By the Numbers: UFC Fight Night San Antonio

By Tristen Critchfield Jun 28, 2014
Jeremy Stephens' body took abuse from Cub Swanson's kicks. | Jeff Sherwood/

After nearly a year on the sidelines, Cub Swanson made a statement to the rest of the featherweight division.

The Jackson-Wink MMA representative earned his sixth straight victory, taking a unanimous verdict over Jeremy Stephens in the UFC Fight Night main event at the AT&T Center on Saturday night.

While Swanson tasted Stephens’ powerful right hand on a few occasions, he was able to gradually outpace his foe with a versatile striking arsenal. Perhaps the most damaging offerings from the California native came in the form of thudding kicks to the body in rounds three and five, both of which temporarily had Stephens reeling. Through it all, Swanson never shied away from exchanging with his heavy-handed dance partner.

Swanson figures to be a keen observer when Jose Aldo defends his 145-pound belt against Chad Mendes at UFC 176 in August. Before gazing too far into the future, let us take a look back. Here is a by-the-numbers look at UFC Fight Night “Swanson vs. Stephens,” with statistics courtesy of

6: Consecutive victories for Swanson, tying him with Dennis Bermudez and reigning divisional kingpin Jose Aldo for most in the UFC’s featherweight division.

10: Featherweight victories in UFC/WEC competition for Swanson, placing him behind only Aldo (14) and Chad Mendes (11) in the division.

22: Significant strikes by which Swanson outlanded Stephens. The WEC veteran outlanded his opponent 16 to 7 in round one, 21 to 9 in round three, 15 to 11 in round four and 27 to 20 in round five. Stephens, meanwhile, held an 18-to-8 advantage in the second frame. Overall, Swanson outlanded Stephens 87 to 65 in significant strikes.

57: Significant strikes landed to the head by Swanson. By comparison, Stephens landed 41.

504: Significant strikes landed by Swanson during his UFC/WEC tenure, second most among featherweights behind only Jose Aldo, who has 589.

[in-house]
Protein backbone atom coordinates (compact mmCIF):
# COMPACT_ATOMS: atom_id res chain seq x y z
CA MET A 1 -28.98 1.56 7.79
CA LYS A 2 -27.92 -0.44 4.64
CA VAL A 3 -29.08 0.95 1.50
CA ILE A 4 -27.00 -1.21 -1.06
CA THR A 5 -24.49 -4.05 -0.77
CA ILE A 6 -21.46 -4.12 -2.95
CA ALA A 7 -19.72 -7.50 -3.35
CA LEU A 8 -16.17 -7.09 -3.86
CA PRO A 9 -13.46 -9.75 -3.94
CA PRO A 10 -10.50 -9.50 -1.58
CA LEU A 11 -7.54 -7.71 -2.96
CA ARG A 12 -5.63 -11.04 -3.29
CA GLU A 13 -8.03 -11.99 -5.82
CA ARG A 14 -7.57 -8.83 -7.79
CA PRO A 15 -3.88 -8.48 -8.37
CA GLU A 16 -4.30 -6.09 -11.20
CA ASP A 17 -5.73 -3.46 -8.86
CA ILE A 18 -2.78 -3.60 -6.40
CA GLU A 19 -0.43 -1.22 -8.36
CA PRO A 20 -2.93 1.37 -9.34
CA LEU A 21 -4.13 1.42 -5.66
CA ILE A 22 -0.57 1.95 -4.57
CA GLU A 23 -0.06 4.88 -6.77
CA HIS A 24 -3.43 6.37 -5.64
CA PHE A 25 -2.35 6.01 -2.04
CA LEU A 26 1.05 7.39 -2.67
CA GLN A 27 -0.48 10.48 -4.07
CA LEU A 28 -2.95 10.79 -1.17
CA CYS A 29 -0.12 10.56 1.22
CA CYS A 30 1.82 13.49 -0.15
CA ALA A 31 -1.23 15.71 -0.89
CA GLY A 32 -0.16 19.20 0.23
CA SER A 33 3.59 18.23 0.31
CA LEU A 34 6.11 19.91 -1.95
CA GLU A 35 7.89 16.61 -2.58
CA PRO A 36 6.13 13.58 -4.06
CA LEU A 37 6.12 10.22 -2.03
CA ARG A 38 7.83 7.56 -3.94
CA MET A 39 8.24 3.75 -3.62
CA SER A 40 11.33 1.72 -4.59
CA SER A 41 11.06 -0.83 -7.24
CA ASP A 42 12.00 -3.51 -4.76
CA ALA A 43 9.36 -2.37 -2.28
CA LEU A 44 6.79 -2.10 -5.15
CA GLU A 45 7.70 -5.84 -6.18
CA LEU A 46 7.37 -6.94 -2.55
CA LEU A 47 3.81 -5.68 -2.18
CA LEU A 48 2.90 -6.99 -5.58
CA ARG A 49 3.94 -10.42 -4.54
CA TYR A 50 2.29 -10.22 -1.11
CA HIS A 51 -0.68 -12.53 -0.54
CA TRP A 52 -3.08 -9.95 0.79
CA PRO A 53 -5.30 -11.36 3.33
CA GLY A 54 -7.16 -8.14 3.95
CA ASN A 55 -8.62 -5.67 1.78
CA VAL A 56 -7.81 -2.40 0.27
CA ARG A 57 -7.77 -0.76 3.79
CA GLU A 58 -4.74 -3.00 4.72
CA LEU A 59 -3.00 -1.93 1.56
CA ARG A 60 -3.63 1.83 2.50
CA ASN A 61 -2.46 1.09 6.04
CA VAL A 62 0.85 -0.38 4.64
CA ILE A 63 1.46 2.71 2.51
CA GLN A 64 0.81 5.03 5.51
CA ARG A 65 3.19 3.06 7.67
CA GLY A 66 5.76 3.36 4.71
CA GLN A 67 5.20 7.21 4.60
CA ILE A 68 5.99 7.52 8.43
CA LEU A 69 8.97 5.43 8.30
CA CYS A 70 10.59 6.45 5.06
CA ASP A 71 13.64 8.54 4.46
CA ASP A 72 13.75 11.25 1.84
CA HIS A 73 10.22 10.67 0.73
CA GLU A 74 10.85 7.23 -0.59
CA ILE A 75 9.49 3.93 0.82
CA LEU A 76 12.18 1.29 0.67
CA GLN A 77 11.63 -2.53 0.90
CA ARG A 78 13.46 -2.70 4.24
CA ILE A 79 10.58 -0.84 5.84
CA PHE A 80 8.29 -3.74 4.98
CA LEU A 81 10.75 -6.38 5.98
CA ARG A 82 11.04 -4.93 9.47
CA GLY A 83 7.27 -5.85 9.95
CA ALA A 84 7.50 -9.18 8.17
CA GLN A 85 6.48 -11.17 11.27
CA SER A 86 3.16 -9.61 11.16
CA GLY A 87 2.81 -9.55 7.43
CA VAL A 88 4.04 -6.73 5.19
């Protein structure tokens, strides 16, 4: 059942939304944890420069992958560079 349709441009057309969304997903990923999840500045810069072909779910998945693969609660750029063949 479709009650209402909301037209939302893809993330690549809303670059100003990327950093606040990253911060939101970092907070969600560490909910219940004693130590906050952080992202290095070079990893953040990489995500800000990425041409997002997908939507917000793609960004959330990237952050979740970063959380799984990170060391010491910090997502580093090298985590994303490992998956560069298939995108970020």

100:00: Total time of the six bouts on Saturday’s main card, all of which went to the judges.

20:51: Total time of the evening’s five-bout undercard, which included four first-round finishes.

2: Takedowns landed, in 11 attempts, by Ricardo Lamas in his unanimous decision triumph over Hacran Dias, an 18 percent success rate. The Chicagoan’s career takedown rate is 31 percent.

48: Total strikes landed by Antonio Braga Neto in the opening stanza against Clint Hester.

25: Total strikes landed by Neto over the course of the bout’s final 10 minutes. Hester outlanded the Brazilian 49-to-25 in rounds two and three en route to winning a split decision. Hester also held a 39-to-7 edge in significant strikes in the final two periods.

91: Combined total strikes by which James Moontasri outlanded Joe Ellenberger in rounds one and three in their lightweight clash. “Moonwalker” outlanded his opponent 64 to 7 in round one and 46 to 12 in round three. Ellenberger, who had a 31-9 edge in total strikes in round two, won via split decision.

6: Proposed opponents for Ellenberger’s Octagon debut. Before his bout with Moontasri was finalized, Jake Ellenberger’s twin brother had two scheduled foes at UFC 172 (Yancy Medeiros and Vagner Rocha) and three at UFC Fight Night (Frank Trevino, Johnny Case, and Bryan Barberena) fall through.

38: Seconds needed by Carlos Diego Feirrera to submit Colton Smith with a rear-naked choke in their lightweight bout, making it the fastest submission in UFC history for a debuting lightweight. The previous best occurred when Charles Oliveira submitted Darren Elkins at UFC Live 2 in August 2010.

78: Significant strikes landed by Marcelo Guimaraes, one less than the other nine undercard competitors landed combined. Guimaraes captured a split verdict over Andy Enz -- who by comparison, landed 42 significant strikes -- in a middleweight bout.

2:17: Time of Ray Borg’s rear-naked choke submission of short-notice foe Shane Howell, the fastest submission in UFC flyweight history.

40: Career submission victories for debuting heavyweight Alexey Oleinik, who tapped fellow newcomer Anthony Hamilton with a neck crank 2:18 into round one of the evening’s opening bout. It was the second straight win via neck crank for the Russian, who submitted Mirko Filipovic with the same move this past November in Moscow.

5:51: Combined Octagon time of Saturday’s four preliminary bouts that ended inside of a round. Oleinik (2:18), Ray Borg (2:17), Cody Gibson (0:38) and Feirrera (0:38) all earned quick victories to kick off the San Antonio card.


Comments powered by Disqus
<h2>Fight Finder</h2>